Radio talk-show host and motivational speaker Parry Brown is also a Blackboard and Essence magazine best-selling author.
©2002 Parry Brown; (P)2003 Recorded Books
I usually prefer unabridged audiobooks, but I was ready for this one to be over with 30 minutes into it. The story line was belabored and the dialogue was just plain weak. The daddy was taking Viagara. We get it. Why is that such a shocking secret for an older man to be sexually active? Afterall, he was engaged! I heard the word "quagmire" twice, and neither in the appropriate context. Apparently riding in the "family car" at a funeral is important to some people. Seems like a stupid issue that was totally blown out of proportion. And about "laced coffee" and buying caskets wholesale to save money? Again, we get it! Trite phrases like "Even Stevie Wonder could see ..." made my eyes roll. This book just went on and on about details that should have been left out. The editor should be fired! Save your money, ladies, and find another book!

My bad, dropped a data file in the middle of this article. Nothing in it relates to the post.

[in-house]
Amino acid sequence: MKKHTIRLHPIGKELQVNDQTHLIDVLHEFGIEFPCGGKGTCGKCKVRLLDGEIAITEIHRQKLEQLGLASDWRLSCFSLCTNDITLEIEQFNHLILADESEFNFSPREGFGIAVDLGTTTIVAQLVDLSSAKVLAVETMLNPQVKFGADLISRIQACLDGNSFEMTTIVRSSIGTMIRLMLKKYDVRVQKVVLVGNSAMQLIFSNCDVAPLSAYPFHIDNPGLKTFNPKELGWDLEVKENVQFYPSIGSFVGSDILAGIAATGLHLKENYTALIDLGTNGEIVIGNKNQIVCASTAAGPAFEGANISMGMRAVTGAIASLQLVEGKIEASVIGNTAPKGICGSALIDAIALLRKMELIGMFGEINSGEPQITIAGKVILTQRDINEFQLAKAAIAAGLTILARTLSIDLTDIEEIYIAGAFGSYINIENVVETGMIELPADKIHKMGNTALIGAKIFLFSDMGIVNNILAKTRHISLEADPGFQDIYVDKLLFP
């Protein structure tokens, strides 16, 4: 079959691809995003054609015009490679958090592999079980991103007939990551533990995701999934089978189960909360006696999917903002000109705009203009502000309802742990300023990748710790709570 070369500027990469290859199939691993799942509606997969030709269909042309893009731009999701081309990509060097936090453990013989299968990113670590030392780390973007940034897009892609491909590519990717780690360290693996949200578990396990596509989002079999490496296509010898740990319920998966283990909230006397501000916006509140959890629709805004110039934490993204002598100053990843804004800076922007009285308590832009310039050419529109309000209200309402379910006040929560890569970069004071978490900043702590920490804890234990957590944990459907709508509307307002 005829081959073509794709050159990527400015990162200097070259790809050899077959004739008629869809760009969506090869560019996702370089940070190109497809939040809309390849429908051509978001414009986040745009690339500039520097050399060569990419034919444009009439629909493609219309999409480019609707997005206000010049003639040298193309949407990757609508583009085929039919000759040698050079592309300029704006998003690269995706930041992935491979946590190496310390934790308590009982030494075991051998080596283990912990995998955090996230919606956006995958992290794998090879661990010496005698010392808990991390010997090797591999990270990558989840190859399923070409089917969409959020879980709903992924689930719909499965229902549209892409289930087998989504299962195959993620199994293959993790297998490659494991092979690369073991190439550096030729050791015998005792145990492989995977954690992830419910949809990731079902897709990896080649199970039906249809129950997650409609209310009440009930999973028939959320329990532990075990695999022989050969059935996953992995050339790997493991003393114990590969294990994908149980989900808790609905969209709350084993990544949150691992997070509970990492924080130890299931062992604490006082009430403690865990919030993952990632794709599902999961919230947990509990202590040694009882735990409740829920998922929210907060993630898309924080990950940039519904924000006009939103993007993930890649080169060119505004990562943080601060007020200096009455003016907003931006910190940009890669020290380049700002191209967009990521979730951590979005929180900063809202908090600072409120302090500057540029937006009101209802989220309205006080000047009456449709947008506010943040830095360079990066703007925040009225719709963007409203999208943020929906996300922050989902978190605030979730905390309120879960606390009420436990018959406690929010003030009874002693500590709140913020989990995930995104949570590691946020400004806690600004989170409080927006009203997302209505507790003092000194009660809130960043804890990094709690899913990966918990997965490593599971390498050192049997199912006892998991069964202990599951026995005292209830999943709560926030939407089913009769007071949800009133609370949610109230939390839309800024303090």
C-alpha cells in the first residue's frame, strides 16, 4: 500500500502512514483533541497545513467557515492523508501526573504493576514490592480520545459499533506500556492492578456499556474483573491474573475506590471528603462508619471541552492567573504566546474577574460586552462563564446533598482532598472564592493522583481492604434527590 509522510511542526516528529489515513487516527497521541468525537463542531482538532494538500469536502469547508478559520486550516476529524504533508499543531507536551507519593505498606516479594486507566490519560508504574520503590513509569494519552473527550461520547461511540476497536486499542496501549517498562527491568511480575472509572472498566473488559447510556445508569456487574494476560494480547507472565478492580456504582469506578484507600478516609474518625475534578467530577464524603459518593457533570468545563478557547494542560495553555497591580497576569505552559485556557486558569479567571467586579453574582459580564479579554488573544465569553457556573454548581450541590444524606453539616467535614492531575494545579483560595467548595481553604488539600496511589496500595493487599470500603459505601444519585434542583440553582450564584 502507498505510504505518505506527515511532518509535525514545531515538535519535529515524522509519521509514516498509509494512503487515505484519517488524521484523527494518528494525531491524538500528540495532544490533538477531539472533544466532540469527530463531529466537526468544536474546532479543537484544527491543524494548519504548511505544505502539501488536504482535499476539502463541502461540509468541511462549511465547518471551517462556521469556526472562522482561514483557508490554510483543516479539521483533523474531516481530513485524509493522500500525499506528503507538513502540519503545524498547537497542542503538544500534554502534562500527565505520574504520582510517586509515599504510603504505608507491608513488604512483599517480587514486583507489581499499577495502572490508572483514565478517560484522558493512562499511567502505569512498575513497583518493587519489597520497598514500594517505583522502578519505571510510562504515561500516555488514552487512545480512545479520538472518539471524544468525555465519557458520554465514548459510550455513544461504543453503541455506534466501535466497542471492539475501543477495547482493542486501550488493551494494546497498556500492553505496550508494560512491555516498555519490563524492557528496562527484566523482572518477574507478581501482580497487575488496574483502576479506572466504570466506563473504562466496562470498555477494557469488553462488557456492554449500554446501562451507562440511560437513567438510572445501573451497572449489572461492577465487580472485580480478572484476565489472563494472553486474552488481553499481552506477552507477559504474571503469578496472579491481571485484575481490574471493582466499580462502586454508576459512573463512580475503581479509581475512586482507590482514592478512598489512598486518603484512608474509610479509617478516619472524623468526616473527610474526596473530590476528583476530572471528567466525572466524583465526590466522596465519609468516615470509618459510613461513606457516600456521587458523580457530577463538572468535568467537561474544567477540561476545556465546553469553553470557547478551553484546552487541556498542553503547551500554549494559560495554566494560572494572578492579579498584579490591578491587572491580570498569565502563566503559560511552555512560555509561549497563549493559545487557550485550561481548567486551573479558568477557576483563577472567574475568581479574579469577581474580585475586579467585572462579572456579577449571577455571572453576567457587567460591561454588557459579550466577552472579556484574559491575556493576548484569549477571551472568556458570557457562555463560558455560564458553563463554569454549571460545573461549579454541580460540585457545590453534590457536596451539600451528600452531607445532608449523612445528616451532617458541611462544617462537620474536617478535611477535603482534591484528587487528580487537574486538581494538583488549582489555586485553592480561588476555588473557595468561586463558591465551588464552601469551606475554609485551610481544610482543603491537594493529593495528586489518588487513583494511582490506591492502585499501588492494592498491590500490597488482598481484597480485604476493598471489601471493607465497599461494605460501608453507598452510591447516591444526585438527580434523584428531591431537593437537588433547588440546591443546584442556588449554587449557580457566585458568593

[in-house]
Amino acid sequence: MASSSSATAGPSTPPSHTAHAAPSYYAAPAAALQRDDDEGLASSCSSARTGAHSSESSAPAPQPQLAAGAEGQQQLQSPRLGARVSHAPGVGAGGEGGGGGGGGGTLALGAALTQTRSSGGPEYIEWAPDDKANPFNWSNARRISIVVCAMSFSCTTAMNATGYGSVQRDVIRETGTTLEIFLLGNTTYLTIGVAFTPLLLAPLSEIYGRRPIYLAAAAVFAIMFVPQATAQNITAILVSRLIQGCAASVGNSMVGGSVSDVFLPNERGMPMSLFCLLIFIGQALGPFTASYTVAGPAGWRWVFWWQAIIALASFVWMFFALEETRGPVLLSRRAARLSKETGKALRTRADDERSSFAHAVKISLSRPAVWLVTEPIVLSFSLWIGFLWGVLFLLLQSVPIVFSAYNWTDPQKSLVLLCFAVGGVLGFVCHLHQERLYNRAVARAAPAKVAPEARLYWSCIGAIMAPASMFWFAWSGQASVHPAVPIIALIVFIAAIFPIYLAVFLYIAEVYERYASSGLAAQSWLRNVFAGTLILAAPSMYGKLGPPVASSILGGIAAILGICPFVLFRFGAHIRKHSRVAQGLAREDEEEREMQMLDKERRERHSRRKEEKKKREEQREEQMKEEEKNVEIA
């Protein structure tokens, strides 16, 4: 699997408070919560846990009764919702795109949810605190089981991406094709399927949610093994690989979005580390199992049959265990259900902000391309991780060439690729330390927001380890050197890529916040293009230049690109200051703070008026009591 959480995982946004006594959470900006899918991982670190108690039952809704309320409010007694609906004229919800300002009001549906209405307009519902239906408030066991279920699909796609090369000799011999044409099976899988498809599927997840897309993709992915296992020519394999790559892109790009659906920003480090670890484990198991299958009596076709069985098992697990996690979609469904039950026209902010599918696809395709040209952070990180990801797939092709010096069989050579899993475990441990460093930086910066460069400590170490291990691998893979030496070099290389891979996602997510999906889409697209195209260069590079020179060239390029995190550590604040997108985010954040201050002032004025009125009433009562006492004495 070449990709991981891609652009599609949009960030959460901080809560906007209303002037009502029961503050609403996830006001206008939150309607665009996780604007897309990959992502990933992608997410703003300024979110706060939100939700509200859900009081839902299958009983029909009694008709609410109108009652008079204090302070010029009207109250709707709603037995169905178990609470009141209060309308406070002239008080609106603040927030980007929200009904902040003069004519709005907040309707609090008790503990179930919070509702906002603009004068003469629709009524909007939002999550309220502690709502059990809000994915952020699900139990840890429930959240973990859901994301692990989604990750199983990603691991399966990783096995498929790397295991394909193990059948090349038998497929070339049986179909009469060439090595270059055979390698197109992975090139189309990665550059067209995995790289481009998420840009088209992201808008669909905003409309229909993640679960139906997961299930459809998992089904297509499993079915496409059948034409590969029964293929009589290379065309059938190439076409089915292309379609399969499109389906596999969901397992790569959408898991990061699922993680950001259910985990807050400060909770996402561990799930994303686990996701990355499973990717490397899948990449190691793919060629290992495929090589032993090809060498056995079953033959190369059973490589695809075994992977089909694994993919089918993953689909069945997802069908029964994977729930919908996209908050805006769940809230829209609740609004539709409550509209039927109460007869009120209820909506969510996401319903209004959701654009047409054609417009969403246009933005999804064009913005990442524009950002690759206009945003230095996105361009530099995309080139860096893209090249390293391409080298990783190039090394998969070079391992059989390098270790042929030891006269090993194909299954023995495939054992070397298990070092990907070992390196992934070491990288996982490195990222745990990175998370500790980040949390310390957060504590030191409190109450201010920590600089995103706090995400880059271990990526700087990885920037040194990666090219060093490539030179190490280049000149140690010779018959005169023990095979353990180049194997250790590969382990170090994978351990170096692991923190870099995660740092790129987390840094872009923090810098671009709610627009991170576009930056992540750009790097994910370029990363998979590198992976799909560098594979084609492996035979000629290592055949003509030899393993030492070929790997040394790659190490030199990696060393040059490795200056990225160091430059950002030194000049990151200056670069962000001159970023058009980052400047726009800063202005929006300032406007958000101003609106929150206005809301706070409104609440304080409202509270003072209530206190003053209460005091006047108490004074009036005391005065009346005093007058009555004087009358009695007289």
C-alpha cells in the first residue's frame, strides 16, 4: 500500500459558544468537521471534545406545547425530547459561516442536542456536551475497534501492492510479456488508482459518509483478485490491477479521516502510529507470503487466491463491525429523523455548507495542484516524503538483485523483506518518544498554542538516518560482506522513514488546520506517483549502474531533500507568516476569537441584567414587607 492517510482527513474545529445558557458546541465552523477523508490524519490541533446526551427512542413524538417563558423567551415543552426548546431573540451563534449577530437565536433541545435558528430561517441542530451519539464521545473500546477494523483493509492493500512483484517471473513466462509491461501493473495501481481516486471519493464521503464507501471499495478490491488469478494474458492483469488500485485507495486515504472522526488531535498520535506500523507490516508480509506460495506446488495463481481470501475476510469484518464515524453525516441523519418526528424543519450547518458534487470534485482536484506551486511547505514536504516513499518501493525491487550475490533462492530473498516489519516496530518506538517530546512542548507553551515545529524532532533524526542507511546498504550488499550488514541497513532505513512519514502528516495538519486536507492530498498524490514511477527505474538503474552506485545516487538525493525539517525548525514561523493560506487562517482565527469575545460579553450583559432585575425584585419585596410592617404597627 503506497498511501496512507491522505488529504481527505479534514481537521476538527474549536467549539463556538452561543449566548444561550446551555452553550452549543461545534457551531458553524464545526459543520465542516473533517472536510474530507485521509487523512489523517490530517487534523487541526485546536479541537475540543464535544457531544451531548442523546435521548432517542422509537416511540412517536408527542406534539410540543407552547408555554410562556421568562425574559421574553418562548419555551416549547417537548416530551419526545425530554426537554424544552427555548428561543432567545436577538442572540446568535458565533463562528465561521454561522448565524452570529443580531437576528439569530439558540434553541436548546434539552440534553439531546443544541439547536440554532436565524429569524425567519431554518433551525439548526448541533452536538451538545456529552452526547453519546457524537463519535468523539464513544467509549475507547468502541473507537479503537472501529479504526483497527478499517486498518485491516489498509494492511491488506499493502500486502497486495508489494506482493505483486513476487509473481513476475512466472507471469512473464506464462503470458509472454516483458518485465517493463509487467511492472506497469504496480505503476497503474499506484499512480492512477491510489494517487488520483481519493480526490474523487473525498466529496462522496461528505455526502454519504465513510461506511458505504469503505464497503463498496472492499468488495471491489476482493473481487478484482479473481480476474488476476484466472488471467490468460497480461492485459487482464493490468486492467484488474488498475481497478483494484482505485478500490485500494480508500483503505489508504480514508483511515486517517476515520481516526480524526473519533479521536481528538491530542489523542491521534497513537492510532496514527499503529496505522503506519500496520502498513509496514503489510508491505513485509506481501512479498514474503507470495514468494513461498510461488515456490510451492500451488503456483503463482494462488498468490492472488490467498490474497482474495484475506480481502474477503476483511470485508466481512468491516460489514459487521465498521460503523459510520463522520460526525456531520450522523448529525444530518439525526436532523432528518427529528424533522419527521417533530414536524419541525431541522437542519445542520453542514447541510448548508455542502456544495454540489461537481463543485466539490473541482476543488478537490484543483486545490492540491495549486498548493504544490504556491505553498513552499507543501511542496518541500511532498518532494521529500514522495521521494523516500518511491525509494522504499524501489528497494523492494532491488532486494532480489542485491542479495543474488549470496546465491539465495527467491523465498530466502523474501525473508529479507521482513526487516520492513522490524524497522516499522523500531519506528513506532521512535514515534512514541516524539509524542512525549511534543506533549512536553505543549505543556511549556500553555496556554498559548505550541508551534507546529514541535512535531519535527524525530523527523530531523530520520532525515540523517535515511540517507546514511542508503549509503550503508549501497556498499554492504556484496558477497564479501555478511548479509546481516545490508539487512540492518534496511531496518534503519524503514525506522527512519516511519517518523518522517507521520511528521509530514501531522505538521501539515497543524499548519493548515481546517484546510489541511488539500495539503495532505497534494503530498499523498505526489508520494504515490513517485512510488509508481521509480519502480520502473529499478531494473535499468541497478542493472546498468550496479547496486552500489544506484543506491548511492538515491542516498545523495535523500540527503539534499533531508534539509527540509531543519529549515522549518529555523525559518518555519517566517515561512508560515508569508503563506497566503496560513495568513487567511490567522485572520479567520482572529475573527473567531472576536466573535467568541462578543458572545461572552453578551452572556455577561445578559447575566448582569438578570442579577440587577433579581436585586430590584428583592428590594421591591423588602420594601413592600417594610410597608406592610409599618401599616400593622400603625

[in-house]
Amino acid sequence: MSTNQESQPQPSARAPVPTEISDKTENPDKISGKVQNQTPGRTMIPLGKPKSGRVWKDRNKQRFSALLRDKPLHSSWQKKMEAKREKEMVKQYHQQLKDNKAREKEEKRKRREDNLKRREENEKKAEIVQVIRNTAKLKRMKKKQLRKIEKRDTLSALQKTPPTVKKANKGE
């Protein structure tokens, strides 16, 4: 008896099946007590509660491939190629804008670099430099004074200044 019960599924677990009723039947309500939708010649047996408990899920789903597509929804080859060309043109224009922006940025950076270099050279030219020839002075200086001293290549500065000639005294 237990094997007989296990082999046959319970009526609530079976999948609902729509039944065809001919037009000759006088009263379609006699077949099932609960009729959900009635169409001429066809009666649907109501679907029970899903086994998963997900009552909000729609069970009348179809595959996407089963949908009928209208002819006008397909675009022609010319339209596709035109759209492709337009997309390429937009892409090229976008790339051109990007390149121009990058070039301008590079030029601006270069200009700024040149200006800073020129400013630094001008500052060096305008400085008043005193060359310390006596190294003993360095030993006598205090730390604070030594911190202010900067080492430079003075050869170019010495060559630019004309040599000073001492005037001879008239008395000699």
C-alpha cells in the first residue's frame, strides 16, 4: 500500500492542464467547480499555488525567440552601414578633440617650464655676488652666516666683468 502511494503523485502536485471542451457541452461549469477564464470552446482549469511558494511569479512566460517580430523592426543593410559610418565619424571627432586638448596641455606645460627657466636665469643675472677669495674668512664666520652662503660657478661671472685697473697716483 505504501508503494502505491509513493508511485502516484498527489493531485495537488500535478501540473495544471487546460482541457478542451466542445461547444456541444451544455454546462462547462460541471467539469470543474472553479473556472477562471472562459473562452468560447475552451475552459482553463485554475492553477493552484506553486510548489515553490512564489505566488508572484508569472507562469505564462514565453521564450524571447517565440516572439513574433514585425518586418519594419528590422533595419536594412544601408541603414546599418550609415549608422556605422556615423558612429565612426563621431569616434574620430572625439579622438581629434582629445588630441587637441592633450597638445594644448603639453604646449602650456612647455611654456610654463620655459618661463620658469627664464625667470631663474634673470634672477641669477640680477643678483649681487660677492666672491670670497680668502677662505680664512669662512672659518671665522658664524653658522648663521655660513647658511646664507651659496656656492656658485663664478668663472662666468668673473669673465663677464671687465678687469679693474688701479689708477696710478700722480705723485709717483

I liked how the story was able to embed and draw you in to the story as though you were actually there. The characters are life-like The author did a good job of capturing the essence of grief and its aftermath on the family while bringing a sense of humor into the plot. Any family that has experienced the lost of a loved one will be able to relate to the story and how grief effects each family member differently creating complications. Overall, I enjoyed listening to the story line even though I thought the plot was somewhat predictable at times ( I was able to guess what was going to happen next).
This book was hilarious to listen to. Four sisters who suffer the loss of their father, go crazy trying to make funeral arrangements and uncover his secret while going at each others throats.
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